The doctor removed my 20-odd surgical staples on Wednesday. For those of you who asked, it was no big deal, feeling something like a minor pin prick for each one.
Although I consider it a milestone, this, of course, does not end my recovery. The doctors and I discussed the eight or ten questions I'd brought with me, adjusted some medications and when I expressed my frustration with the slow return of energy and simple capabilities, the surgeon reminded me that this will take, overall, about six months before full normal activity resumes.
Not that there won't be noticeable progress toward that goal as the weeks go by.
If you don't count my ride home from the hospital on 29 June, until Wednesday I hadn't been outside since I checked in at the hospital on the morning of 20 June – more than three weeks ago.
That doesn't mean as much to me as it does to many people who like to be out and about every day. I like being home. Even so, I saw the trip to the doctor on Wednesday as my debut outing after this gigantic assault on my body, mind and spirit.
Among the extraordinarily kind friends and neighbors who are helping me out these days is Cathi Lutz who had volunteered to drive me to the doctor appointment on Wednesday.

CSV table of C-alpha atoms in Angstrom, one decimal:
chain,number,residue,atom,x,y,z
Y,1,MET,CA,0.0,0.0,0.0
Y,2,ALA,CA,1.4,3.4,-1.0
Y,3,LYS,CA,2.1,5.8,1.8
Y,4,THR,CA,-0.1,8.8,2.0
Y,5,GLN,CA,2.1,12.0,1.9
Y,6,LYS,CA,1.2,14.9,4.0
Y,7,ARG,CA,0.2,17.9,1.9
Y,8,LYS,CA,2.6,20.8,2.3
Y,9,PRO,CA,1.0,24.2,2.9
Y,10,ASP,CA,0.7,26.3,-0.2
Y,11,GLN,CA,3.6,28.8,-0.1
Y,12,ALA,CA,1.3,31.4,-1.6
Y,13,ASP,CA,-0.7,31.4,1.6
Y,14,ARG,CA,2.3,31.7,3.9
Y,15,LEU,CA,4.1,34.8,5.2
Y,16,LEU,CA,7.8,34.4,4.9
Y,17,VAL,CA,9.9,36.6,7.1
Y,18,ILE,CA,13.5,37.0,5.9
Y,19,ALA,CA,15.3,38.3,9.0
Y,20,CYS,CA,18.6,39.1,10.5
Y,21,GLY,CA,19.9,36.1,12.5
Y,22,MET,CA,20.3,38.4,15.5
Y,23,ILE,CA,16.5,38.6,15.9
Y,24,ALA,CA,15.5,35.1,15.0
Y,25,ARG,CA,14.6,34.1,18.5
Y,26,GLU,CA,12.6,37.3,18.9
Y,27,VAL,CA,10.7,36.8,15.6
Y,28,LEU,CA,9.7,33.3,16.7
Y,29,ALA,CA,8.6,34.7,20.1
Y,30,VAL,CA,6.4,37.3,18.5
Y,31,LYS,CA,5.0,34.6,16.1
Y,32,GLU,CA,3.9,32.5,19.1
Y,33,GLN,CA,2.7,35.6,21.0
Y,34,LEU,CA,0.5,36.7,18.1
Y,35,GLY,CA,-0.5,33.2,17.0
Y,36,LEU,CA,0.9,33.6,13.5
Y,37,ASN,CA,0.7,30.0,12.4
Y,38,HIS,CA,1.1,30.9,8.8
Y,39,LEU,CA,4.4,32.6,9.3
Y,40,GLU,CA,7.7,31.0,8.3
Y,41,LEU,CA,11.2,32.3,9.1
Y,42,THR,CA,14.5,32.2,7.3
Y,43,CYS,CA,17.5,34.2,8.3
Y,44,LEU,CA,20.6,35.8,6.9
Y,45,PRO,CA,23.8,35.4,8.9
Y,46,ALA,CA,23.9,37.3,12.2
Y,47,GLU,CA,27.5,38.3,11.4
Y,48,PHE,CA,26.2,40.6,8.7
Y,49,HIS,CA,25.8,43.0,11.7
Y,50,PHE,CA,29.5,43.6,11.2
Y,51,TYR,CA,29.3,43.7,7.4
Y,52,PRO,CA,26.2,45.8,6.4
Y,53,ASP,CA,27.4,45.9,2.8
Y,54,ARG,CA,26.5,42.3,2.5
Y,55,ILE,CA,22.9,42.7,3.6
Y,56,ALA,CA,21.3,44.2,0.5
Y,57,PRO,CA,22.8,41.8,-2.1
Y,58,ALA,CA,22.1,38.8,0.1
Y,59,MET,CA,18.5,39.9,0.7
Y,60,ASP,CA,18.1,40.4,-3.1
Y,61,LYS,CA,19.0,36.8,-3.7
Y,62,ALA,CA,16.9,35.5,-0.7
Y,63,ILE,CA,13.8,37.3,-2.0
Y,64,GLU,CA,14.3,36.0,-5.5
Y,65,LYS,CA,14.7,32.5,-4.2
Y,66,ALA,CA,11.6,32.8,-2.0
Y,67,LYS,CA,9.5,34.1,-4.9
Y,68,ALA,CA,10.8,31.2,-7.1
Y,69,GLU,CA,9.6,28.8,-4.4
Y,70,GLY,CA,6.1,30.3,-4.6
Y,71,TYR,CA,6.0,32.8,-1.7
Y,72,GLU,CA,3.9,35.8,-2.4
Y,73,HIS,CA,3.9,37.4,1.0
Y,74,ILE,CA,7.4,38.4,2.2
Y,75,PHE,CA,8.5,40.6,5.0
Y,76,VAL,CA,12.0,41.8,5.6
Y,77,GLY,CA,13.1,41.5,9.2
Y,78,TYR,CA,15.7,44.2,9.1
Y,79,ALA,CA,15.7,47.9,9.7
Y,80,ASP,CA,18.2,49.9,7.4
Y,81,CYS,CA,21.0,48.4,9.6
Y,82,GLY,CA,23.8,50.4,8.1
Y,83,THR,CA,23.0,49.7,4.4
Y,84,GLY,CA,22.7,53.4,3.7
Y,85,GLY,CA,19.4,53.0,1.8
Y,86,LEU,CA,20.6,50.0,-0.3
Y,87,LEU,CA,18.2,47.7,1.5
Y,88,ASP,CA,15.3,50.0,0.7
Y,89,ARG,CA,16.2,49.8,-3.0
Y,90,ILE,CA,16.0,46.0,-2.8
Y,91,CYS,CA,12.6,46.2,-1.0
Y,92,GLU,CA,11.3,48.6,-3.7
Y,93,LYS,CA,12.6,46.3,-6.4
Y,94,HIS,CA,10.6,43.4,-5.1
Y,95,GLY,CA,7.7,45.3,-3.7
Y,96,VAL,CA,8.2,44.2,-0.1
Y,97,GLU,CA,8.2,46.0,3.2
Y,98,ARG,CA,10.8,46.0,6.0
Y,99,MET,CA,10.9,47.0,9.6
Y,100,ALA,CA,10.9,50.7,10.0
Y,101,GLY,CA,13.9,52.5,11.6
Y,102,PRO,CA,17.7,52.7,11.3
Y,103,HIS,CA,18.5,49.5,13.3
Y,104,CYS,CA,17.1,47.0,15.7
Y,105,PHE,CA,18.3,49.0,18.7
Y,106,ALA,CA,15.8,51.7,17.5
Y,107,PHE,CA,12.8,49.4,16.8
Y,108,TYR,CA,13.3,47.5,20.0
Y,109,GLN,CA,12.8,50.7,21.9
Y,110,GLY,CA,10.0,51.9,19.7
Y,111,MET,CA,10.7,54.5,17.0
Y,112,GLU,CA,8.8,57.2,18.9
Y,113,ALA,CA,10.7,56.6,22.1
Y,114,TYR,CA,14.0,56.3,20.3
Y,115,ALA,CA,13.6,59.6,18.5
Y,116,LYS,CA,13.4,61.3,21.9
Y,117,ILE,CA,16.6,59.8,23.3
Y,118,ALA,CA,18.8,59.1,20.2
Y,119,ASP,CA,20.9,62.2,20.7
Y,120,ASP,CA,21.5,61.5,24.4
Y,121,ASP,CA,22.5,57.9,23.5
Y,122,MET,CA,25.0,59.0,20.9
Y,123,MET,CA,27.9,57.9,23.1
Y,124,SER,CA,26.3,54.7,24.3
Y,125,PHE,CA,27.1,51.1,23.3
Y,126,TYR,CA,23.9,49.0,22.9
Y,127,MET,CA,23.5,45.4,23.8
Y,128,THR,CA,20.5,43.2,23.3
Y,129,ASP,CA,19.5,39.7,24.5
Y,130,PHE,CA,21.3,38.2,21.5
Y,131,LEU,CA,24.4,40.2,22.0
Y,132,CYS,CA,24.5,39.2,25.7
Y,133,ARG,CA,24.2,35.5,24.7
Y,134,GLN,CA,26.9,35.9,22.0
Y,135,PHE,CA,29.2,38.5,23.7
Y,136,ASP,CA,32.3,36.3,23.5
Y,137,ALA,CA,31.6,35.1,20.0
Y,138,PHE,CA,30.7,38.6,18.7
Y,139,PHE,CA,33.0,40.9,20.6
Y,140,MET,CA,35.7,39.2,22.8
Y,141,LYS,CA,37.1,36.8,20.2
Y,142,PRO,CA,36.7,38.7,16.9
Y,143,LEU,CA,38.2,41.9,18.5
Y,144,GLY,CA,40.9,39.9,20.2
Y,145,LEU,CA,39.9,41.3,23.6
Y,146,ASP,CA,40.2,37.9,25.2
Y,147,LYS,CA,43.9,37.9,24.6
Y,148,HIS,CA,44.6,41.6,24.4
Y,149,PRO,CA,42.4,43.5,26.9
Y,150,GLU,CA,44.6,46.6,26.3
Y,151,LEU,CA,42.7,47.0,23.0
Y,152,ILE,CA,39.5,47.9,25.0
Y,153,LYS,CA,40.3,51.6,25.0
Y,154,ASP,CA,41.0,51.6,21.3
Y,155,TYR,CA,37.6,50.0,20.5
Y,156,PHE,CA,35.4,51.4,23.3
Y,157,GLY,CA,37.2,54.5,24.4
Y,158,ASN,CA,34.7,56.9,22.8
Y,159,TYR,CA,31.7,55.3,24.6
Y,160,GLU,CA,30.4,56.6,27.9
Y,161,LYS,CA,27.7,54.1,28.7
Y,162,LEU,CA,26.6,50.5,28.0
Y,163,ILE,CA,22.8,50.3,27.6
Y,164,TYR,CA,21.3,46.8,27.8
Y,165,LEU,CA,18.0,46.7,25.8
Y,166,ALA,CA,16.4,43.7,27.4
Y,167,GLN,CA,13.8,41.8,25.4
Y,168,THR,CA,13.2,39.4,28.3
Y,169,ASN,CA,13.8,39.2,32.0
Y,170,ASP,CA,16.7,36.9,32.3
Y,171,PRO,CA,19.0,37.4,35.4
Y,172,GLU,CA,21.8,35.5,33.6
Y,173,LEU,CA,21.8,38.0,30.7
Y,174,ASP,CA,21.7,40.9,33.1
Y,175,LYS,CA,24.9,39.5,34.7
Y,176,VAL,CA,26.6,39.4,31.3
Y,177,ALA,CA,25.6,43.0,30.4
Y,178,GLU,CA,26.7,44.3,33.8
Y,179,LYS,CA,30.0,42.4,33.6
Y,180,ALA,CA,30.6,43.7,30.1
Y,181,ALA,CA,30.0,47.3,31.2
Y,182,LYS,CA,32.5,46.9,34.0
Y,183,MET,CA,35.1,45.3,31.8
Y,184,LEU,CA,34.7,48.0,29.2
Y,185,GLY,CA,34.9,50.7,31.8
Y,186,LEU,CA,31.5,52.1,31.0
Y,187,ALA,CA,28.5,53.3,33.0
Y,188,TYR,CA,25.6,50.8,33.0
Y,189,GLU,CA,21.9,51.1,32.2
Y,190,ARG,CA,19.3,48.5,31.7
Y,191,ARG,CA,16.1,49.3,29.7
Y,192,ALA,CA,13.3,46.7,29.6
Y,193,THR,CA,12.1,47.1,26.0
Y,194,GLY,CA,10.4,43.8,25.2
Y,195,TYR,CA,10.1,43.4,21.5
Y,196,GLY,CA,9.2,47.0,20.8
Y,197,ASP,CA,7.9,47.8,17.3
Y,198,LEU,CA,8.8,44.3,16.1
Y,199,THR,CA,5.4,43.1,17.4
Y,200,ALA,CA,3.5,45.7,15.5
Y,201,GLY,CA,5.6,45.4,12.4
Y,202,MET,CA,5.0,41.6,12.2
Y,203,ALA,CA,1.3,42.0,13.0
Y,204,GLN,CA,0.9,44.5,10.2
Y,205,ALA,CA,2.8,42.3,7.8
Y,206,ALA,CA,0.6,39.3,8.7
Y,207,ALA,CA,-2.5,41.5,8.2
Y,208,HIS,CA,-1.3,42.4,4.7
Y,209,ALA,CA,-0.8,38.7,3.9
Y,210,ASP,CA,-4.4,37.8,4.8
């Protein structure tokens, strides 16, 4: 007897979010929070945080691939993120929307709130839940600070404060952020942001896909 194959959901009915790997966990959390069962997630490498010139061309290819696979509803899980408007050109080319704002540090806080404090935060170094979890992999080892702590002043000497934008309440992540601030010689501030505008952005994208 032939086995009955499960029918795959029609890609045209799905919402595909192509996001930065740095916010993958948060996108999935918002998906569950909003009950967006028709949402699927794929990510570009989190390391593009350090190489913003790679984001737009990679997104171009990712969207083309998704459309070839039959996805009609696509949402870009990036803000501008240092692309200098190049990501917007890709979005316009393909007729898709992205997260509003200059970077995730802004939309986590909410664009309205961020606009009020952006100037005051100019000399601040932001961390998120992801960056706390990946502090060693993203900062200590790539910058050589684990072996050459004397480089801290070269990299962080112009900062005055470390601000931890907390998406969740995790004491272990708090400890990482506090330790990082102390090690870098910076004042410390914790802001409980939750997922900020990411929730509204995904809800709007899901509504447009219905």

She kept by my side as we walked to her car and was there in case I faltered as we navigated from the parking garage to the elevator and through halls to the doctor's office. I've been walking and balancing well at home so I did this without the walker and it went quite well. But I was happy to have Cathi for backup.
The doctor's office had phoned in a couple of new prescriptions so on our way home, Cathi offered to stop at the pharmacy to get them and I realized I was pleased to further extend the outing – excited to be out of the house and/or medical situation after so long.
When I said this to Cathi, we both laughed that the destination of choice (or, necessity for the medication) was – wait for it: Safeway. Go ahead, you can laugh too.
As always in these weeks since the surgery, I am paying for the change in routine today (Thursday) with a near complete collapse of energy. It happens this way every time.
According to the doctors, I am doing well but this is the way it is for awhile. I wish I could buy patience at the pharmacy as easily as a pill.